Last week, Ruth Ann Grissom’s article focused on seed collection of longleaf pines. Few would argue with the fact that the longleaf pine ecosystem is definitely one of the most beautiful and diverse there is, with a variety of rare and really cool plant and animal species. Unfortunately, longleaf pine forests and savannahs are also a dwindling ecosystem. Once covering a vast area along the southeastern United States, they are now down to only about 3% of their original range. As a result, a number of the really incredible creatures found in these distinctive ecosystems are becoming rarer and rarer, as well. This week, I met another of these interesting species.
Southern hognose snakes (Heterodon simus) were historically found in the sandhills and coastal plain from North Carolina south to Florida. Their original range included Alabama and Mississippi, but none have been documented in either state for nearly 40 years now. In the states where they still persist, which include North and South Carolina, Georgia and Florida, their ranges are patchy and isolated. Because they spend a lot of time underground, they are not a well understood species, and it is believed that invasive fire ants have contributed to their decline, but certainly the loss of the longleaf pine ecosystem has played a huge role as well.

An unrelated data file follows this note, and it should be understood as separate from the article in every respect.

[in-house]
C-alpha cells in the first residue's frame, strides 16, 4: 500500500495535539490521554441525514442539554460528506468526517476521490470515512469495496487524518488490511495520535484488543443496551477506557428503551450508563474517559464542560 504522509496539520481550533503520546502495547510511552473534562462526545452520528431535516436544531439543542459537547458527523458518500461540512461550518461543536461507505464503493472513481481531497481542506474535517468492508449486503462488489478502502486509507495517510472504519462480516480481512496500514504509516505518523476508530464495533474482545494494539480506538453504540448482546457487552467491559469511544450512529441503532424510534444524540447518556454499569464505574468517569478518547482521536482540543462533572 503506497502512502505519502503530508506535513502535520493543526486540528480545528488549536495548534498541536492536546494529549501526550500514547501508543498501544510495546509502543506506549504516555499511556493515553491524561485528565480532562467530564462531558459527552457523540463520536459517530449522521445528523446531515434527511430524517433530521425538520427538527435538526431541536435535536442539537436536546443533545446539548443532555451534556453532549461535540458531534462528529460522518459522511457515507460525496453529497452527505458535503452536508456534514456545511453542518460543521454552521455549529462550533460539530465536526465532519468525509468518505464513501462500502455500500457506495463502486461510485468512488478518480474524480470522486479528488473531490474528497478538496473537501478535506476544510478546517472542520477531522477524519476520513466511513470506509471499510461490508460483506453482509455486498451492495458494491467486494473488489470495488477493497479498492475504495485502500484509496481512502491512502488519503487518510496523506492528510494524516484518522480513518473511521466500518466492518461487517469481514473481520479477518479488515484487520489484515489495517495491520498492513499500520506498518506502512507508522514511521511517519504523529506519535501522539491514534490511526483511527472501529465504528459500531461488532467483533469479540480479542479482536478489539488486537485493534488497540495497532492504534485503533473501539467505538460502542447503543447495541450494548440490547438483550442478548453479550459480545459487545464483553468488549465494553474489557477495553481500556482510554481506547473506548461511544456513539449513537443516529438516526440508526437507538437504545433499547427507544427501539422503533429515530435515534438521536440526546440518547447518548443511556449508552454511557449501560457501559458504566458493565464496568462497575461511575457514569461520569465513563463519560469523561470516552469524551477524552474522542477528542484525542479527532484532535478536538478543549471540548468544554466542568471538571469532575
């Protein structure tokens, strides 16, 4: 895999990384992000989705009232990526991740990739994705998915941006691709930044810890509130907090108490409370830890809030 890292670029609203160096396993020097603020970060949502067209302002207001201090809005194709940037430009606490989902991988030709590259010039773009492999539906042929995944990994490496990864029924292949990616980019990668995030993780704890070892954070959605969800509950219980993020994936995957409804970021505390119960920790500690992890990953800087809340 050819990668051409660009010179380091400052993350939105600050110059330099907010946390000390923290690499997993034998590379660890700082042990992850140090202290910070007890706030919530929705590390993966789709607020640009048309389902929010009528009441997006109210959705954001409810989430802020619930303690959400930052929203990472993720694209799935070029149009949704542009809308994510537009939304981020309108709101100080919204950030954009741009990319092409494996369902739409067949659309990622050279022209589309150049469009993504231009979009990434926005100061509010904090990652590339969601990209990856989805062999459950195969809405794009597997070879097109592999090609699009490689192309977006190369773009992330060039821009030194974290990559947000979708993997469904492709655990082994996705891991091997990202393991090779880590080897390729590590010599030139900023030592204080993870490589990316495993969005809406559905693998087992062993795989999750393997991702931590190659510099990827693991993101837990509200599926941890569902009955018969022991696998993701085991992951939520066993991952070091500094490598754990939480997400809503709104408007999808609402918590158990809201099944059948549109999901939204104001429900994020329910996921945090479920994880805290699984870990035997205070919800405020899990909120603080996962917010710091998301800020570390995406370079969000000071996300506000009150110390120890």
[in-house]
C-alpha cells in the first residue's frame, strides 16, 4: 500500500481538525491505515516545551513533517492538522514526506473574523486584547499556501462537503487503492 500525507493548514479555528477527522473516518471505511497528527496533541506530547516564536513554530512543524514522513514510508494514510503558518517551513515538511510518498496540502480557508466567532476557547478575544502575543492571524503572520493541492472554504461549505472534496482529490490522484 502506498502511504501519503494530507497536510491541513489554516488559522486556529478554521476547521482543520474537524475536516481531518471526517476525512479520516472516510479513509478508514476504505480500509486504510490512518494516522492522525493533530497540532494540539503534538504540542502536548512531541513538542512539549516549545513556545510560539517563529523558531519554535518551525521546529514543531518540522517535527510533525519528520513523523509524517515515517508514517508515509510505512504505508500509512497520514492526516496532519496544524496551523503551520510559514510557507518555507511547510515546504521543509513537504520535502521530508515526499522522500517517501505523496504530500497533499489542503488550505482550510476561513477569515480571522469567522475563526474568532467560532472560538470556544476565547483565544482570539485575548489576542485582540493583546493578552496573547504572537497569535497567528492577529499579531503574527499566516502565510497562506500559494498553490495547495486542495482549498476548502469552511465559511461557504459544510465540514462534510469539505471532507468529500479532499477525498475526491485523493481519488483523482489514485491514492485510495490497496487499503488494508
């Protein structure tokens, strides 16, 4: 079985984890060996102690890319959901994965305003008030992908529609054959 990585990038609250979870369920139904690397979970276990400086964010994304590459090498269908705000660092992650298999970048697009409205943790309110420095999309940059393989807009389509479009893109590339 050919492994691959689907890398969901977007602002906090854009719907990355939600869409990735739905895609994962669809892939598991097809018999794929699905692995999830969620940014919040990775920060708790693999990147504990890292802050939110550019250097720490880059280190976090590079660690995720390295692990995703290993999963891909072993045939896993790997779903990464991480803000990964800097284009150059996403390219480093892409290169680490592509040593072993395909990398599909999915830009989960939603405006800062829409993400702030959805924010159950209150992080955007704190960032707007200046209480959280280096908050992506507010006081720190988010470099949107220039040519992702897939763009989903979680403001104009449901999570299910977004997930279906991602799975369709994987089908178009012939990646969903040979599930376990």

If you’ve ever seen a hognose snake, you’d certainly remember it. They are called hognose literally because their nose is like that of a hog – flat and pointed upward. They use this for digging in sandy soils, for toads and other prey. Southern hognose snakes look very similar to the Eastern Hognose Snake (Heterodon platirhinos), which is much more common. Although they vary in their pattern and color, most southern hognose are varying shades of yellow, brown, black and gray, whereas eastern hognose can also have orange or reddish mixed in or may be almost solid grey or black. Southern hognose typically have alternating dark brown or black blotches on a lighter background. One good way to tell the difference between southern and eastern is that on the underside of the southern hognose both the belly and tail are light white or tan color, whereas only the tail is light in eastern.
Many people call hognose snakes “spreading adders” because when threatened they put on a display where they flatten out their necks and hiss and feign striking, making them look similar to a cobra. However, they are rear-fanged snakes and are technically not venomous, but use their rear fangs on smaller prey once it is in their mouth. There is some debate but it is thought that the fangs may be used to pop and deflate toads to make them easier to eat. Hognose snakes also may play dead, rolling over on their belly and letting their tongue stick out.
Ruth Ann Grissom wrote in her last article about longleaf seed collection, and I think that the fate of southern hognose snakes is just one of the many reasons why longleaf restoration is so important. Ultimately the restoration of southern hognose and so many species will be invariably linked with the valuing and restoring of these incredibly beautiful and unique longleaf ecosystems.
Top Photo by J.D. Wilson of Virginia Tech., pine forest photo by Crystal Cockman